It's been half a decade since events radically changed Ukraine. Beyond demonstrations in Kiev, where President Viktor Yanukovich fell from power as a result of the Euromaidan movement, the pro-Europe protests led to Russia's annexation of Crimea and the ongoing separatist conflict in eastern Ukraine. Five years on, the status of Crimea continues to be a source of great contention, as Kiev rejects the Crimean Peninsula's accession to Russia, which exercises de facto — and, as far as Moscow is concerned, de jure — control over it. Even outside Ukraine, the events that occurred in Crimea in 2014 continue to cloud political and military relations between Russia and the West, and several of the sanctions against Russia center directly on the Crimea question.
The sheer audacity of Russia's actions on the peninsula, in which Moscow deployed unmarked military personnel to execute a clandestine takeover of government facilities, contributed to the perception of illegality that eventually resulted in Crimea's annexation. Today, however, the world is still struggling to cope with the new reality that stems from those actions. In international relations, as in any other field, perception sometimes matters more than reality. At the same time, situations in which perception overrides reality tend to produce conflicts between approaches based on pragmatism and those based on symbolism. And in terms of Crimea, this symbolic battle could have some real-world consequences, whether by making the divisions between the West and Russia deeper or even igniting military confrontation.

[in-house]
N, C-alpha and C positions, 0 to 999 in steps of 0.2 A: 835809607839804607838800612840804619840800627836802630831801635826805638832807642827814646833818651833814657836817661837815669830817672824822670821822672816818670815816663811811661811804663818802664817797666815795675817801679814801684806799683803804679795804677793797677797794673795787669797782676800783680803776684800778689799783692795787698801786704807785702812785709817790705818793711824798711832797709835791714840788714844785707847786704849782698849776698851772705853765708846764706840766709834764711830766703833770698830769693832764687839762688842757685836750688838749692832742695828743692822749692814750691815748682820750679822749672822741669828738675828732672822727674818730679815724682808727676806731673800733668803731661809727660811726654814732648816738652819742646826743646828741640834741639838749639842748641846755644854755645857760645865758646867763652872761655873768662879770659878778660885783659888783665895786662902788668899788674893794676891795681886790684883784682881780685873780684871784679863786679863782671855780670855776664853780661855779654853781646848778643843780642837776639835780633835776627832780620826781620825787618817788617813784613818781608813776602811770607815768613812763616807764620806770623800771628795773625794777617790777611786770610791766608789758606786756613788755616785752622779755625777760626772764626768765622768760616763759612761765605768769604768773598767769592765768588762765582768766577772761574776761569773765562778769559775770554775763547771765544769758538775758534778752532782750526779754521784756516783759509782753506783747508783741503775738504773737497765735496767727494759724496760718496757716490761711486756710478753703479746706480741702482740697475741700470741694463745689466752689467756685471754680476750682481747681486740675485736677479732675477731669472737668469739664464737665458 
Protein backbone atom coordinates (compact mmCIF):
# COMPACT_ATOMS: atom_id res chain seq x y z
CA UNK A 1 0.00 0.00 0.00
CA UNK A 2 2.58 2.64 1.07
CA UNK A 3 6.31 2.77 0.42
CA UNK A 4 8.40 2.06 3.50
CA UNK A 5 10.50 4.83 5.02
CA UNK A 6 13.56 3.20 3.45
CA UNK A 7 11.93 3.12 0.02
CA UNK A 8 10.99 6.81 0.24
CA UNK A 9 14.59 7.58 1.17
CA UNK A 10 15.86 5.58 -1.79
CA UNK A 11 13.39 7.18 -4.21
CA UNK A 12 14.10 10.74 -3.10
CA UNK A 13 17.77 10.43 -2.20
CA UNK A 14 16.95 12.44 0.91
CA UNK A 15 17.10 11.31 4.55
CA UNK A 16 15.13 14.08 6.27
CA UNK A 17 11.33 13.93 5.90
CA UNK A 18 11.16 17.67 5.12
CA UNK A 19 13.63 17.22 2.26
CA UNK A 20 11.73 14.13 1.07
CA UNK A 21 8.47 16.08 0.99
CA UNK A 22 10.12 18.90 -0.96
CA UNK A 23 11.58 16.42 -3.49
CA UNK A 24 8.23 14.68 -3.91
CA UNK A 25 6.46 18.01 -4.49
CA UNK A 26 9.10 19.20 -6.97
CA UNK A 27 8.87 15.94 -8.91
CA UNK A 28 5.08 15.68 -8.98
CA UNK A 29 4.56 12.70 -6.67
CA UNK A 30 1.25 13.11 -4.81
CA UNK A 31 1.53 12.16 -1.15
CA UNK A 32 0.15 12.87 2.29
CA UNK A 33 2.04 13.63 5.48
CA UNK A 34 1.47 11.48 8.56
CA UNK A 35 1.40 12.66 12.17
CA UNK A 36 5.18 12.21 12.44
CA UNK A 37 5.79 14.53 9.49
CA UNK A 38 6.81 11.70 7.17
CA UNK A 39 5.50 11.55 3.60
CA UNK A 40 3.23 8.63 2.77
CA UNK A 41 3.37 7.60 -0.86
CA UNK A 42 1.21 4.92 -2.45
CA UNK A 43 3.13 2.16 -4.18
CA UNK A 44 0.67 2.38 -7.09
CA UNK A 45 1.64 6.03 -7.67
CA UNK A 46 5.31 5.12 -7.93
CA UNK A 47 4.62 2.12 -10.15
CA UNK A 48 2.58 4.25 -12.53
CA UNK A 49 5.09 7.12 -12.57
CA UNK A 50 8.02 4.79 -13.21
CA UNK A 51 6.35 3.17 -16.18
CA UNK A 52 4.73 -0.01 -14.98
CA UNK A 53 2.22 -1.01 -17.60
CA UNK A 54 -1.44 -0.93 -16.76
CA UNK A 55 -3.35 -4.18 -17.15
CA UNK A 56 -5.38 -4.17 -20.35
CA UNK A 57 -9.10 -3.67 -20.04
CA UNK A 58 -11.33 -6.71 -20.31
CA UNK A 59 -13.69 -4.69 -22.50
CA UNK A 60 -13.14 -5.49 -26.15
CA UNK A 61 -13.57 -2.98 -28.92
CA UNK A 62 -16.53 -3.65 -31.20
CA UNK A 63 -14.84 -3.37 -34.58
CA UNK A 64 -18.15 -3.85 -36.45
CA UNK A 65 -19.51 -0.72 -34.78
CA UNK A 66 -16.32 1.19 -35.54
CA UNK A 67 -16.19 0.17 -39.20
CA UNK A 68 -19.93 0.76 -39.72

Russia Gains Crimea, but Loses Ukraine
On Feb. 27, 2014, "little green men" — Russian special operations forces and paratroopers in unmarked uniforms — grabbed control of Crimea's Supreme Council and Council of Ministers and erected barriers at Crimea's land connections with the rest of Ukraine. These actions, which came hot on the heels of a week of local protests against Yanukovich's removal five days earlier, ultimately led to changes in Crimea's government and the organization of a referendum on whether the peninsula should join Russia. Within a month — March 21, 2014 — Crimean officials signed a treaty with Russia that officially confirmed the region's accession into the Russian Federation.